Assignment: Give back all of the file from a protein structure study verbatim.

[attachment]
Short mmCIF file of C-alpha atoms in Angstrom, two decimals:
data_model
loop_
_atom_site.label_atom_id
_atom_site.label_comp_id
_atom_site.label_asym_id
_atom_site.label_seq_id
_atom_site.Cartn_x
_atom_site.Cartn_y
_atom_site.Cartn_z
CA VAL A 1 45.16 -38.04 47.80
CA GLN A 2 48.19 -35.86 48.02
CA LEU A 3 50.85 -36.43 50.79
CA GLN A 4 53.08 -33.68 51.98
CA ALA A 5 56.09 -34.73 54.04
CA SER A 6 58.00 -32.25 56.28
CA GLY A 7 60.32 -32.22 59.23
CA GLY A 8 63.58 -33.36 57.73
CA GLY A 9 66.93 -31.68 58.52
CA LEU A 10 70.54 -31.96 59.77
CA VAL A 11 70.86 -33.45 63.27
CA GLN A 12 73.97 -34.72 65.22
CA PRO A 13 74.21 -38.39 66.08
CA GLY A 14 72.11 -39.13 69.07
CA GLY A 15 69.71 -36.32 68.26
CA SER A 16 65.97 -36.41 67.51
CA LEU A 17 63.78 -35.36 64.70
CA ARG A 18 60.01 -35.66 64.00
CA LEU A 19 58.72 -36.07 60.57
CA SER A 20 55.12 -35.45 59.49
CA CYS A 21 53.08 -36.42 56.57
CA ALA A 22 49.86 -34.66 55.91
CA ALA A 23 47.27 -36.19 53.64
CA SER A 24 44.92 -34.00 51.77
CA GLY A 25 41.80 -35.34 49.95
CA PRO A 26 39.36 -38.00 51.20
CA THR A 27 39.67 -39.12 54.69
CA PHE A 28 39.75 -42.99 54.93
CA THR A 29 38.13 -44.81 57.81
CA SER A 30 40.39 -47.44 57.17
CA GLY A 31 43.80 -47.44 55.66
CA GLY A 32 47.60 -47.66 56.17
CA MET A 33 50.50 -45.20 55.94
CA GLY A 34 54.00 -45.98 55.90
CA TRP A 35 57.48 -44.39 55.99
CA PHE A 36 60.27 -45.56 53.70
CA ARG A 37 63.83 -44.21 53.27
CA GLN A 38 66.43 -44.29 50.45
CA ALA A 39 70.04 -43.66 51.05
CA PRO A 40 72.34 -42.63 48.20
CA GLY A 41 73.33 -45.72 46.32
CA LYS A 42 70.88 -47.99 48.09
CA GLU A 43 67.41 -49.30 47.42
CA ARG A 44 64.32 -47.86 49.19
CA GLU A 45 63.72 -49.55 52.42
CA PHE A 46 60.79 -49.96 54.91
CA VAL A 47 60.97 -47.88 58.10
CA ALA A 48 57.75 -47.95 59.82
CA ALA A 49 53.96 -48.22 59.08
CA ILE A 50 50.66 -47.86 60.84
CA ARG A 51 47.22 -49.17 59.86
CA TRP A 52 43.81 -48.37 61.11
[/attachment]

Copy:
Short mmCIF file of C-alpha atoms in Angstrom, two decimals:
data_model
loop_
_atom_site.label_atom_id
_atom_site.label_comp_id
_atom_site.label_asym_id
_atom_site.label_seq_id
_atom_site.Cartn_x
_atom_site.Cartn_y
_atom_site.Cartn_z
CA VAL A 1 45.16 -38.04 47.80
CA GLN A 2 48.19 -35.86 48.02
CA LEU A 3 50.85 -36.43 50.79
CA GLN A 4 53.08 -33.68 51.98
CA ALA A 5 56.09 -34.73 54.04
CA SER A 6 58.00 -32.25 56.28
CA GLY A 7 60.32 -32.22 59.23
CA GLY A 8 63.58 -33.36 57.73
CA GLY A 9 66.93 -31.68 58.52
CA LEU A 10 70.54 -31.96 59.77
CA VAL A 11 70.86 -33.45 63.27
CA GLN A 12 73.97 -34.72 65.22
CA PRO A 13 74.21 -38.39 66.08
CA GLY A 14 72.11 -39.13 69.07
CA GLY A 15 69.71 -36.32 68.26
CA SER A 16 65.97 -36.41 67.51
CA LEU A 17 63.78 -35.36 64.70
CA ARG A 18 60.01 -35.66 64.00
CA LEU A 19 58.72 -36.07 60.57
CA SER A 20 55.12 -35.45 59.49
CA CYS A 21 53.08 -36.42 56.57
CA ALA A 22 49.86 -34.66 55.91
CA ALA A 23 47.27 -36.19 53.64
CA SER A 24 44.92 -34.00 51.77
CA GLY A 25 41.80 -35.34 49.95
CA PRO A 26 39.36 -38.00 51.20
CA THR A 27 39.67 -39.12 54.69
CA PHE A 28 39.75 -42.99 54.93
CA THR A 29 38.13 -44.81 57.81
CA SER A 30 40.39 -47.44 57.17
CA GLY A 31 43.80 -47.44 55.66
CA GLY A 32 47.60 -47.66 56.17
CA MET A 33 50.50 -45.20 55.94
CA GLY A 34 54.00 -45.98 55.90
CA TRP A 35 57.48 -44.39 55.99
CA PHE A 36 60.27 -45.56 53.70
CA ARG A 37 63.83 -44.21 53.27
CA GLN A 38 66.43 -44.29 50.45
CA ALA A 39 70.04 -43.66 51.05
CA PRO A 40 72.34 -42.63 48.20
CA GLY A 41 73.33 -45.72 46.32
CA LYS A 42 70.88 -47.99 48.09
CA GLU A 43 67.41 -49.30 47.42
CA ARG A 44 64.32 -47.86 49.19
CA GLU A 45 63.72 -49.55 52.42
CA PHE A 46 60.79 -49.96 54.91
CA VAL A 47 60.97 -47.88 58.10
CA ALA A 48 57.75 -47.95 59.82
CA ALA A 49 53.96 -48.22 59.08
CA ILE A 50 50.66 -47.86 60.84
CA ARG A 51 47.22 -49.17 59.86
CA TRP A 52 43.81 -48.37 61.11